BPA levels in canned food should make students reconsider

Cliché or not, eating food from dusty metal cans and assorted plastic containers is as endemic to college life as hangovers and cram sessions.

The typical convenience-based, borderline-desperate college diet can be summed up by images of microwave-nuked Chef Boyardee and little cans of Vienna sausage.

Many of these metal-can or plastic-packaged foods, however, come with a nasty downside: Bisphenol A, or BPA.

You’ve likely seen water bottles or baby bottles boasting they are “BPA-free,” and for good reason: Countless studies have found BPA to be a factor for hormonal issues, neurological problems, reproductive system problems, breast cancer and other conditions.

Now, researchers at the Breast Cancer Fund and Silent Spring Institute, which deals with breast cancer concerns, have found eating canned or plastic-packaged foods instead of fresh foods can significantly increase BPA levels in individuals.

This increased exposure is because of the leaching of BPA from the resin lining the inside of these containers, and it’s no small increase: The study found an average growth in BPA levels of 60 percent in those who consumed canned or plastic-packaged foods regularly.

Consumer Reports took a look last year at what sort of BPA levels popular canned foods contained.

High levels were found in Progresso’s vegetable soup, as well as Campbell’s condensed chicken noodle.

Del Monte Fresh Cut Green Beans took the trophy, however, with an average of 123.5 parts per billion of BPA in one serving.

For a 165-pound individual, this one serving of canned green beans equates to BPA exposure of 85 times the Food and Drug Administration’s recommended amount per day.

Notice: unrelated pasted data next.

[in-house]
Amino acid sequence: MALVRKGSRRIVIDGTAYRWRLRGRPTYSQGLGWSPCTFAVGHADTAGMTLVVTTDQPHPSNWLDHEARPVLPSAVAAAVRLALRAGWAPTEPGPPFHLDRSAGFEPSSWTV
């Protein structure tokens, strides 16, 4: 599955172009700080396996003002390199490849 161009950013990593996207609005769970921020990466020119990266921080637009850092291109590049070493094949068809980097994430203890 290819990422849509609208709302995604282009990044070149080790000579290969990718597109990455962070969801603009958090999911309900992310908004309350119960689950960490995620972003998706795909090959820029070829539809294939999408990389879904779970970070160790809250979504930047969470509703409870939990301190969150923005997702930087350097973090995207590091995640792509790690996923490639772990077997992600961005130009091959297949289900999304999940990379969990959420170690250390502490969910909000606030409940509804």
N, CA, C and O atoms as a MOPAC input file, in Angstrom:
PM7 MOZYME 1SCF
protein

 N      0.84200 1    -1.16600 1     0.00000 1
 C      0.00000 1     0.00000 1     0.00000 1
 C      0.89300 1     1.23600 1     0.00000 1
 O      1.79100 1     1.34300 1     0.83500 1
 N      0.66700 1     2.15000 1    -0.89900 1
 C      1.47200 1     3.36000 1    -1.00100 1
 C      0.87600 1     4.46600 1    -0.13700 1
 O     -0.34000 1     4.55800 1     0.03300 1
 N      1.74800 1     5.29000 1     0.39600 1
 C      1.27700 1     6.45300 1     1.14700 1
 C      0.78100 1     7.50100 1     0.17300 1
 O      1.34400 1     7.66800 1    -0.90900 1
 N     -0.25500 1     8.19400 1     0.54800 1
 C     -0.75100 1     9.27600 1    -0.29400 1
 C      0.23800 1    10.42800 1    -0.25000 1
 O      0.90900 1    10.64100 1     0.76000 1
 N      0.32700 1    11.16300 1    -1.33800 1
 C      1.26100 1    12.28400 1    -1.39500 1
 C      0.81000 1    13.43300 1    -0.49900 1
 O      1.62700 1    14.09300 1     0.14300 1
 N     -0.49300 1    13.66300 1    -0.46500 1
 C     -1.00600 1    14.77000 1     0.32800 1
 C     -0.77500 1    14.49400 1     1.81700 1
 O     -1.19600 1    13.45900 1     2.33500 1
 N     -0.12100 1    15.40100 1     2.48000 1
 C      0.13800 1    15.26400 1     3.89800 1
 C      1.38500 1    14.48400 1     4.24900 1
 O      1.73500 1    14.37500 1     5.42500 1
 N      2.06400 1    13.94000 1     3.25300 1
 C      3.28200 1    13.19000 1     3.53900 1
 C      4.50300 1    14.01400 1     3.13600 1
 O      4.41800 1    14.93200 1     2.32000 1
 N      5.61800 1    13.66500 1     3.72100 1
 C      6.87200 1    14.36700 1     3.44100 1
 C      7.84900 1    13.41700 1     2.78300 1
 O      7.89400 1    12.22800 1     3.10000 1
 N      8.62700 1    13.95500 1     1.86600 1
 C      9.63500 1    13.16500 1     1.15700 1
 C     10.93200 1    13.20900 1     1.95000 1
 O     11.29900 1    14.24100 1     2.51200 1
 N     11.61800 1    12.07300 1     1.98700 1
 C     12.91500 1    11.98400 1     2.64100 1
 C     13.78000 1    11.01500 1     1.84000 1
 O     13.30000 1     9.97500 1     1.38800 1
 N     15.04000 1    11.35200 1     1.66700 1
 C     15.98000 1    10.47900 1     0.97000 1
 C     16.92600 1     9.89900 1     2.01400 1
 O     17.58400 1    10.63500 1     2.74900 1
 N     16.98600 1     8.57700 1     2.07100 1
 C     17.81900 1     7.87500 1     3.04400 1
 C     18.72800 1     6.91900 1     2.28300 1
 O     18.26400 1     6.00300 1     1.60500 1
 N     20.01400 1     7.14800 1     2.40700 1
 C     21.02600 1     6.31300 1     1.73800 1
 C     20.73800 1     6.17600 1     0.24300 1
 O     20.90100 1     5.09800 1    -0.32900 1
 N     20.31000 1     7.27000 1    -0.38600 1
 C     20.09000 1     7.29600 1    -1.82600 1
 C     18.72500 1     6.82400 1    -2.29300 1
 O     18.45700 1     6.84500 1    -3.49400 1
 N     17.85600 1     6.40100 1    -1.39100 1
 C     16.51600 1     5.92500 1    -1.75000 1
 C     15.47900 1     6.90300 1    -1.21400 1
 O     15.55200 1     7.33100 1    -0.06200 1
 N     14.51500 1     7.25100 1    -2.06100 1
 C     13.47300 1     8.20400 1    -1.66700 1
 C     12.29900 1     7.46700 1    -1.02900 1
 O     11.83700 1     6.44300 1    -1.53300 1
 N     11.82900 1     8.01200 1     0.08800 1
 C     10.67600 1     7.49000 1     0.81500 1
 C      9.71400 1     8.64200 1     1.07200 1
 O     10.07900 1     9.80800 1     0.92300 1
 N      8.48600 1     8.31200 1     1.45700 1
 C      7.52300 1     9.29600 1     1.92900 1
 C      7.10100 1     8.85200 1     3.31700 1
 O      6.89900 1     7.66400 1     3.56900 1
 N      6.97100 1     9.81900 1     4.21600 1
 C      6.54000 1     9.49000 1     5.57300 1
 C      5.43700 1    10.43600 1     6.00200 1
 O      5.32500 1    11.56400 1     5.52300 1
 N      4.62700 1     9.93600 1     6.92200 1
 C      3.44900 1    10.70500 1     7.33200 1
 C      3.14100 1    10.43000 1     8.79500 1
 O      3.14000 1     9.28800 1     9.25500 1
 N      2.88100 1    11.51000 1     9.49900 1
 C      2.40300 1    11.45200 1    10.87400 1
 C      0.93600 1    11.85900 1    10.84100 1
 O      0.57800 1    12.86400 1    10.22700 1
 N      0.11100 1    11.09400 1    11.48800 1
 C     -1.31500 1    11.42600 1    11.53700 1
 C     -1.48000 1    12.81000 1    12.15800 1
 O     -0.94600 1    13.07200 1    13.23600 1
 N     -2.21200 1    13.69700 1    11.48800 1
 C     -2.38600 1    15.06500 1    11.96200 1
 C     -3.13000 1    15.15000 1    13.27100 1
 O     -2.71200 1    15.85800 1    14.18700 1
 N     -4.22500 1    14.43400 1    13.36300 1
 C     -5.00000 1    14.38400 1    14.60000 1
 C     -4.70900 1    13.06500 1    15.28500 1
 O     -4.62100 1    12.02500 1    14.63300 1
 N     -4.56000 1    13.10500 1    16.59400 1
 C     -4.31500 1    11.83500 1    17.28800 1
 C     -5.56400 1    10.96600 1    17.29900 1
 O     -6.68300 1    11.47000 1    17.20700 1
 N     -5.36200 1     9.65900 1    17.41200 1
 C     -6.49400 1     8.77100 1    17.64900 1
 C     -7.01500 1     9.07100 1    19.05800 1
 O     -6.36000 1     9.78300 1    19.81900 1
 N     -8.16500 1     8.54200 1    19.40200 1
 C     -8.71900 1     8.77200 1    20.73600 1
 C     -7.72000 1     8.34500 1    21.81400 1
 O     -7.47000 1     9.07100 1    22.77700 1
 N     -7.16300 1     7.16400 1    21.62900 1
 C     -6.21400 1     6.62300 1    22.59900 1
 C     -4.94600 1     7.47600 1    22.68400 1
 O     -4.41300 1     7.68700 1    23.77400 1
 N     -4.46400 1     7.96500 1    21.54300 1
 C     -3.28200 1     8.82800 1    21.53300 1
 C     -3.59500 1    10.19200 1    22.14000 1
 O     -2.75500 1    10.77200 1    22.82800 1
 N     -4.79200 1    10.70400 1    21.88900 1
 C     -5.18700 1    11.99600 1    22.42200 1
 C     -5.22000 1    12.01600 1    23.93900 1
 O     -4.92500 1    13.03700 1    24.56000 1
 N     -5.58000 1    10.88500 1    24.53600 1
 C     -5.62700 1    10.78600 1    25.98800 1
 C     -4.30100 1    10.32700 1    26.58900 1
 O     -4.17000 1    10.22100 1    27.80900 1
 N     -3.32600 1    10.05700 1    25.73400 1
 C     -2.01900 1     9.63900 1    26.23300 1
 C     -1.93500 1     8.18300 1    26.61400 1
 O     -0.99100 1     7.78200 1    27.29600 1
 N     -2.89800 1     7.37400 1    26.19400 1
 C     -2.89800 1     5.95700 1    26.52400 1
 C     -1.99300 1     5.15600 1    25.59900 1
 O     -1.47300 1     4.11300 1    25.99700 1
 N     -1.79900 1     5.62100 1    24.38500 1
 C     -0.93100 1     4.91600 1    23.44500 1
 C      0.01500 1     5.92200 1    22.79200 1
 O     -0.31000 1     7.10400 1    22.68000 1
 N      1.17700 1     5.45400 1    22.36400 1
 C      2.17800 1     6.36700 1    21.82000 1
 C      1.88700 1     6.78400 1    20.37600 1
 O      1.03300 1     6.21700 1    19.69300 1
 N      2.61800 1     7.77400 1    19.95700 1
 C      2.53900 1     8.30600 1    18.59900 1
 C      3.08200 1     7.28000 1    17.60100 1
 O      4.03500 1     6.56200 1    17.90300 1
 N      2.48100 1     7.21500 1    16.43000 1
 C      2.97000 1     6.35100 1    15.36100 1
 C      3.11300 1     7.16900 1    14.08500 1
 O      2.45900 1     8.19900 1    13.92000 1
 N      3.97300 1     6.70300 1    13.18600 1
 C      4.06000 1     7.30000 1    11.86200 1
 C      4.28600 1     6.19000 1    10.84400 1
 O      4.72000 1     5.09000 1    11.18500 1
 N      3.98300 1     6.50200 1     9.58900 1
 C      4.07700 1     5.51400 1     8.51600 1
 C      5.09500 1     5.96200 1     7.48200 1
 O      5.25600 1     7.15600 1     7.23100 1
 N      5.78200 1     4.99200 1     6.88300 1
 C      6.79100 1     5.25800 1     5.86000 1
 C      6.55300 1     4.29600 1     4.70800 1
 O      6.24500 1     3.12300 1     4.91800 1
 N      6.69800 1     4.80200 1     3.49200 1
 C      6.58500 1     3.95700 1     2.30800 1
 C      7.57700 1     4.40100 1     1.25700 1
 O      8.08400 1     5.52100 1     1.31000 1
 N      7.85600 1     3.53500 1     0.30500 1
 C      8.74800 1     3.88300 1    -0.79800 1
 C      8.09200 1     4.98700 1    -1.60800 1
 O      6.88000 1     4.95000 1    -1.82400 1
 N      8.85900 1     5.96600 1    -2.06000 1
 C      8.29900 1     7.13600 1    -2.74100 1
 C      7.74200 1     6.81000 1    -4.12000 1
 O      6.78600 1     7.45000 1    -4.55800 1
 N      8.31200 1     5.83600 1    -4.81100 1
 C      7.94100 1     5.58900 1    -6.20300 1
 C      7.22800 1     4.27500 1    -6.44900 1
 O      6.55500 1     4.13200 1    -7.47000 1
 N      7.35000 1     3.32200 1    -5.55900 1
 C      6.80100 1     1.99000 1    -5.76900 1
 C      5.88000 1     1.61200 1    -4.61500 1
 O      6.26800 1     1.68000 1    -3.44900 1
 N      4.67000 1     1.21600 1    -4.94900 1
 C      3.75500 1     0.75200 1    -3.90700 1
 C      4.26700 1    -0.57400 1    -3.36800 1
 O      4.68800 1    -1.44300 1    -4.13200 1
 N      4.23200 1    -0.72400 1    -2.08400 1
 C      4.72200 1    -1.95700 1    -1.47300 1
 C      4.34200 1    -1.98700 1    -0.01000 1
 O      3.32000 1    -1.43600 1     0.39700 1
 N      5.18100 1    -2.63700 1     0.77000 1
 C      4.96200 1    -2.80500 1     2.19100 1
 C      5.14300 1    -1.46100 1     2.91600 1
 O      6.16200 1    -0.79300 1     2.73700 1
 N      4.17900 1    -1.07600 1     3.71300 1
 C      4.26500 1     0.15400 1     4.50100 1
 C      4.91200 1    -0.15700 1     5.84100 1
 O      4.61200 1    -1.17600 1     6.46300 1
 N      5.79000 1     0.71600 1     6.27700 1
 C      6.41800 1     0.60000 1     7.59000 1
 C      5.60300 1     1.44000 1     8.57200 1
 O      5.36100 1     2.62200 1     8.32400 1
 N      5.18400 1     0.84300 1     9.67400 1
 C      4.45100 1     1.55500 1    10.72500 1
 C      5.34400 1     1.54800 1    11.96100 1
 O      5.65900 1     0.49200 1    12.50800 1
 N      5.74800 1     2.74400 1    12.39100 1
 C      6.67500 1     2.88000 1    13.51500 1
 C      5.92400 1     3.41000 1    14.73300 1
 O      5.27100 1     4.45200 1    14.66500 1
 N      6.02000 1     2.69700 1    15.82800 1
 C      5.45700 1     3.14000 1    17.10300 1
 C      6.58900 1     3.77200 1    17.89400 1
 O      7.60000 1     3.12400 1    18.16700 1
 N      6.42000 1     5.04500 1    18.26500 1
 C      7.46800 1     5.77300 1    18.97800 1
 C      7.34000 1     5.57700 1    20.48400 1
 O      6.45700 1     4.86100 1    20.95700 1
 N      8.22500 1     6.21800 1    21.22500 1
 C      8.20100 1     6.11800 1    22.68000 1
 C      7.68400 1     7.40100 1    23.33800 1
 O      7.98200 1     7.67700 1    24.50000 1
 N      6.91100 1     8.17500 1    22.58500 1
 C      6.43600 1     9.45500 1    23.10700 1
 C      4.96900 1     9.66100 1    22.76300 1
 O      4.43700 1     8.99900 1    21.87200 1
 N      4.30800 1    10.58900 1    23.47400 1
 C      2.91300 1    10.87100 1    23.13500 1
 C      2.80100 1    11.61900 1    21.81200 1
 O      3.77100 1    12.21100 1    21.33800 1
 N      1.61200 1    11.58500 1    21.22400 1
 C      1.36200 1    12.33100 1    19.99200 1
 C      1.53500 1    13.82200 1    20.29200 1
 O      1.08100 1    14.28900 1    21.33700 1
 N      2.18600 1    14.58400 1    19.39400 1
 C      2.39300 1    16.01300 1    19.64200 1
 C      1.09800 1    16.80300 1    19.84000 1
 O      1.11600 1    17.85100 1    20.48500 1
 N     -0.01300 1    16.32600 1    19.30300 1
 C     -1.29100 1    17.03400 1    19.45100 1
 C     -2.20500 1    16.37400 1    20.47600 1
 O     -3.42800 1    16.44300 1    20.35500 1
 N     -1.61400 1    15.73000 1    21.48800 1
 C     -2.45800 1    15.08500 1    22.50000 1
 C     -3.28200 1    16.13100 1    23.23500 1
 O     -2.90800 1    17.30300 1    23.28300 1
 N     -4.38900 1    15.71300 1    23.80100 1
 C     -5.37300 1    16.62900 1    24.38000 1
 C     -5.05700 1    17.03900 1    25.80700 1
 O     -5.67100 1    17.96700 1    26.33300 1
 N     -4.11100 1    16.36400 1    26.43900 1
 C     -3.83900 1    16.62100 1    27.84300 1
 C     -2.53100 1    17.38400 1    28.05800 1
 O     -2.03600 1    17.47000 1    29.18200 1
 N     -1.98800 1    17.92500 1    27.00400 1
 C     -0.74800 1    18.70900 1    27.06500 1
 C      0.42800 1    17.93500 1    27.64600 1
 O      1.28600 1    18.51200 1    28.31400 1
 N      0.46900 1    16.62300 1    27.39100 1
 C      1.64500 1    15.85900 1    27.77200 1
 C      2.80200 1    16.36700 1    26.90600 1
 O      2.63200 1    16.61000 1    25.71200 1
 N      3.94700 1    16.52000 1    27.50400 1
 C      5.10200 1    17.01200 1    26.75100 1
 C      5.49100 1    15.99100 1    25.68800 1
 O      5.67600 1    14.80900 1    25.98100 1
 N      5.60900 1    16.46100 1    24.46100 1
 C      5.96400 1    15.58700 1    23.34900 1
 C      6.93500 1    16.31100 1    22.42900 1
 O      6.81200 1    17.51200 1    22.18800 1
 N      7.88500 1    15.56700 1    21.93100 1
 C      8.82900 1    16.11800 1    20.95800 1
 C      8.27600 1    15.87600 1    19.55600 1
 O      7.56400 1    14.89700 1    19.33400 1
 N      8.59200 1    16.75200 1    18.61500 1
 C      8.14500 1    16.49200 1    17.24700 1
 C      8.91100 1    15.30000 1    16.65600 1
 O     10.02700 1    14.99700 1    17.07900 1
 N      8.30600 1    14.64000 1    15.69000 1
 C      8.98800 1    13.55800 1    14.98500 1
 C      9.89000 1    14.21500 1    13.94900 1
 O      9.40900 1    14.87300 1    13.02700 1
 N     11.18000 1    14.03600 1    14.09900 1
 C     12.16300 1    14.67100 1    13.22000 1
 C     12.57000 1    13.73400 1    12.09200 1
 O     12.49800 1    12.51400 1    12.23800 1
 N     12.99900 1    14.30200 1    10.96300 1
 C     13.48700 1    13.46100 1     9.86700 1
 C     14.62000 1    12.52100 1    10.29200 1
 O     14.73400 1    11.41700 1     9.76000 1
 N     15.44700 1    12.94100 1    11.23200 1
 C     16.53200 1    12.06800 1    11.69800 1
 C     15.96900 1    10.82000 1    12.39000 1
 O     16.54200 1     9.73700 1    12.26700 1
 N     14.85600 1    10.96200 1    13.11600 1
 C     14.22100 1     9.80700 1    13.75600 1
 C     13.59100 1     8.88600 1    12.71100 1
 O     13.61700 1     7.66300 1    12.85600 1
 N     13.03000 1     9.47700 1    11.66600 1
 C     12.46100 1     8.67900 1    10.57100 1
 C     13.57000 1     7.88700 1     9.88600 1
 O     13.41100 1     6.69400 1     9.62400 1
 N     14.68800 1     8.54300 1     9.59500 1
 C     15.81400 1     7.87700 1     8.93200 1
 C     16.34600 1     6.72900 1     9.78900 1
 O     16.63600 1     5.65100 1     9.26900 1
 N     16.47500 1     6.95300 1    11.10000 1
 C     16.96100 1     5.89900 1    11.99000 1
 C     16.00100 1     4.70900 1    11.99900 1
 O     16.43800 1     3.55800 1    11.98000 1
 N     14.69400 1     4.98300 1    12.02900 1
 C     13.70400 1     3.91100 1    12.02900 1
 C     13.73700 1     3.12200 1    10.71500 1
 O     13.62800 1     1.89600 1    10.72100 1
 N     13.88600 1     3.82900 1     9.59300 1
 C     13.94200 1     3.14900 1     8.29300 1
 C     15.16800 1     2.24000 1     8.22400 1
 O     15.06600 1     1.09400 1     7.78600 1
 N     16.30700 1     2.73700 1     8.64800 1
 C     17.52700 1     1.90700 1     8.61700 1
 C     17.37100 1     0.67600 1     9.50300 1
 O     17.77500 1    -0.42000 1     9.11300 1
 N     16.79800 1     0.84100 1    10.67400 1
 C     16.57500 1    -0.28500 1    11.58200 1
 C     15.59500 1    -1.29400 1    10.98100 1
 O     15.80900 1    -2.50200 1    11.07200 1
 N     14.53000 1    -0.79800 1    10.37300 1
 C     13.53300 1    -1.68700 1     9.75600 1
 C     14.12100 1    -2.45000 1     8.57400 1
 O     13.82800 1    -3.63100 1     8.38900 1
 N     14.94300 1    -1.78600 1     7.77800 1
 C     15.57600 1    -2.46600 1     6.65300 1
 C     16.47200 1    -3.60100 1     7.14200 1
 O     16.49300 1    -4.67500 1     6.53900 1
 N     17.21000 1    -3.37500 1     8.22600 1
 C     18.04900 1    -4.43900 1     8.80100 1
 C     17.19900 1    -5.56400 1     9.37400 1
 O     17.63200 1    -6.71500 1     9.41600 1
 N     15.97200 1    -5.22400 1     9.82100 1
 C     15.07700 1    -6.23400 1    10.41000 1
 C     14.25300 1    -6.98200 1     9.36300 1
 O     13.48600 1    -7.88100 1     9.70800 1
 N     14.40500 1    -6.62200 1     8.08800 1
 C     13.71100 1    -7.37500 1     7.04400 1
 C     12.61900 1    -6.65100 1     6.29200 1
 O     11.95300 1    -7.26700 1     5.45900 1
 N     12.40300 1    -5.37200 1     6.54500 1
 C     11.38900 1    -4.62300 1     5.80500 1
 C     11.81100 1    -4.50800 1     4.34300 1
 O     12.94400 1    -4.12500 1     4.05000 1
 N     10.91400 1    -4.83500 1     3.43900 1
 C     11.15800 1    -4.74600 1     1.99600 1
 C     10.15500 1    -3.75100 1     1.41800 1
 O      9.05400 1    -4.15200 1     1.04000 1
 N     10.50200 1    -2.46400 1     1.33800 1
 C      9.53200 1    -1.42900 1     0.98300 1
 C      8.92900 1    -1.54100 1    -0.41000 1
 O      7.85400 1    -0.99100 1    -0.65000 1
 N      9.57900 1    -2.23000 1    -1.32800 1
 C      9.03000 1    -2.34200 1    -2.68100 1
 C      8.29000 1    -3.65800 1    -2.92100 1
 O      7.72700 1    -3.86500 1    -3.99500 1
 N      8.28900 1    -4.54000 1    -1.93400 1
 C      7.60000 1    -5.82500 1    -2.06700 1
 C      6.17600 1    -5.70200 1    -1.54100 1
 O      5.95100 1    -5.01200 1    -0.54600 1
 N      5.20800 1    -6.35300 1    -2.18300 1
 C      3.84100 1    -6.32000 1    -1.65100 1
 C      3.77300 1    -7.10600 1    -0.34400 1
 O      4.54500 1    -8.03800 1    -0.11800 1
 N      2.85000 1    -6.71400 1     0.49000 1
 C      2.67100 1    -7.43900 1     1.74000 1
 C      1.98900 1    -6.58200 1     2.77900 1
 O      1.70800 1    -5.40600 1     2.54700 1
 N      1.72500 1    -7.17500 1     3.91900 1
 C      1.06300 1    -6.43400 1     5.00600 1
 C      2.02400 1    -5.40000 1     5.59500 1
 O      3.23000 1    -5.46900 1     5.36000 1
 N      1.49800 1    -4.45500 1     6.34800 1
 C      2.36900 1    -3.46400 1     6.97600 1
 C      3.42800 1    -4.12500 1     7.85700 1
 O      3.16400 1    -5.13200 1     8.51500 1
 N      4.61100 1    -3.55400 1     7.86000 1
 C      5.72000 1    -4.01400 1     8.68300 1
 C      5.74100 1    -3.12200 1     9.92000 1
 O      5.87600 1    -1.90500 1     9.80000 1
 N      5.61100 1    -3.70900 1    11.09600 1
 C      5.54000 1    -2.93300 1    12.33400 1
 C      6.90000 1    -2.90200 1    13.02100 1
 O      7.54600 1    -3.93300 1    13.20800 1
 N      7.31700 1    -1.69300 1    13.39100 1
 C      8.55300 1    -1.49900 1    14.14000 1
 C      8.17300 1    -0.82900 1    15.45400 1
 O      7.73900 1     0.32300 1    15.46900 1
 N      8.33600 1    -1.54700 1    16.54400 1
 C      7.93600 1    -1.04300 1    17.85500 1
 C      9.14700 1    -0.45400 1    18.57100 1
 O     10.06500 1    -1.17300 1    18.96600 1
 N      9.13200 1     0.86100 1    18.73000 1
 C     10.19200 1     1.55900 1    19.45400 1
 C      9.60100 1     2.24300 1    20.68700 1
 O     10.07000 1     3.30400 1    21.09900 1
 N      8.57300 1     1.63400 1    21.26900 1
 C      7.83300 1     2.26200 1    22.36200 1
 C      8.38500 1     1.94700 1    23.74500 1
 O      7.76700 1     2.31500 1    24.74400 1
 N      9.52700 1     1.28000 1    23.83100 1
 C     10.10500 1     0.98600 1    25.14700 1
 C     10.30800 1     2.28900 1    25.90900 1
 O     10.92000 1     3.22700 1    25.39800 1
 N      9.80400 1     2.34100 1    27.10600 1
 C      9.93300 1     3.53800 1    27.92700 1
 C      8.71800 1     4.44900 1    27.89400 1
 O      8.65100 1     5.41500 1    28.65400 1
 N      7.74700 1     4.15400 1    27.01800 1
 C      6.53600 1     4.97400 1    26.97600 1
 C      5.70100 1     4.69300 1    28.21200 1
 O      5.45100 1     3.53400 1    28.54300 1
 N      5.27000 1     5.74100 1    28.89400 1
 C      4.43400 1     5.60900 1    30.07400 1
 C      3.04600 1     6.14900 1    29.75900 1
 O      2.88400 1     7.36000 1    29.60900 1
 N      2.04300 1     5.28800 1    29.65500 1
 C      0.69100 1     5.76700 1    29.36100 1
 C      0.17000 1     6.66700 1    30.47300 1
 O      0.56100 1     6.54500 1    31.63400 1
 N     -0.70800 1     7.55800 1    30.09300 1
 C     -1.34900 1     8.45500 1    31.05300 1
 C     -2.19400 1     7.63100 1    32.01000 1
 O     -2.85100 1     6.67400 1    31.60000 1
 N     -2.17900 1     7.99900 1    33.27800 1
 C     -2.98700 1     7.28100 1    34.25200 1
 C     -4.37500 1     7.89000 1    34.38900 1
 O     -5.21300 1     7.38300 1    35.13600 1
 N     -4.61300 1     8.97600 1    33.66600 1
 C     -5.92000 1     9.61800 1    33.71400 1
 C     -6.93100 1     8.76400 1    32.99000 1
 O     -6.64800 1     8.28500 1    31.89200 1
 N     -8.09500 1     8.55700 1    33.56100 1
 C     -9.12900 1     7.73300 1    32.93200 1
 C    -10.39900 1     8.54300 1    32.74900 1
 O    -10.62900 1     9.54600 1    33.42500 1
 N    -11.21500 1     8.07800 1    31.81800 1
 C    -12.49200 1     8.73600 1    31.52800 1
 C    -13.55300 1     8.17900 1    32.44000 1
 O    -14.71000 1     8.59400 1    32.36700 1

And for whatever reason, the United States government hasn’t stepped in to do anything about it. Unlike governments in China, Europe, Canada and the United Arab Emirates have all banned BPA from children’s food products.

It’s hard to believe the FDA’s proposal to deem BPA a “chemical of concern” has not been approved, considering the extensive research pointing to one thing: BPA is a harmful chemical.

It’s not like there aren’t alternatives to BPA-leeching-prone resin coatings.

Between 1998 and 2003, Japan’s canning industry changed its resin to BPA-free polyethylene terephtalate linings as well as another epoxy lining, which in this case inhibited leaching of BPA into foods (even though it wasn’t fully BPA-free).

What happened after Japan’s change?

Researchers following Japanese college students noticed quite a drastic difference: They recorded decreases in BPA exposure of more than 50-percent in these students after the canning industry’s switch.

In this country, however, change in how BPA is used in packaging and canning doesn’t appear on the horizon, even with more studies showing unacceptable mainstream levels of BPA exposure.

Obviously, this  poses a dilemma for college students strapped for time and money.

And in this scenario, the issue of canned foods becomes difficult for everyone, not just college students on a budget.

A homemade marinara sauce, for instance, is often a result of  canned tomatoes.

Pasta dishes sometimes call for canned fish.

Even fresh soups can require canned ingredients like chicken broth.

There are ways to reduce the intake of canned foods which will help you limit BPA exposure and maybe eat better, too.

Beans are tasty, but there’s no reason to be heating up that salt-flooded canned pork and beans.

Find a block of time when you’ll be home for a few hours and cook some yourself. The night before, soak beans in a bowl with cold water.

The next day, just chop up some onion, garlic, bell pepper and carrot, and sauteé with plenty of bacon.

Throw in the beans and pour in enough cold water to cover them, then bring the beans to a simmer and let them cook for however long it takes to get them nice and tender.

Now you have a boatload of beans that can be refrigerated or frozen, and can be easily consumed for the next week or even longer.

Chicken soup?

A similar process: Add pieces of dark-meat chicken, like thighs and drumsticks, to a pot and toss in handfuls of diced onion, carrot and celery, along with some garlic or a bay leaf.

Season with salt and pepper, cover with water, bring the pot to a boil and then turn down the heat to a bare simmer.

Keep an eye on it while you’re studying and let it cook for about an hour.

When the meat is tender, you’re good to go.

That big batch of soup with juicy chicken and a delicate broth, will be ready to be eaten or refrigerated for later.

Best of all? No BPA.


Eddie Kim is a sophomore majoring in print journalism. His column, “Food As Life,” runs Thursdays.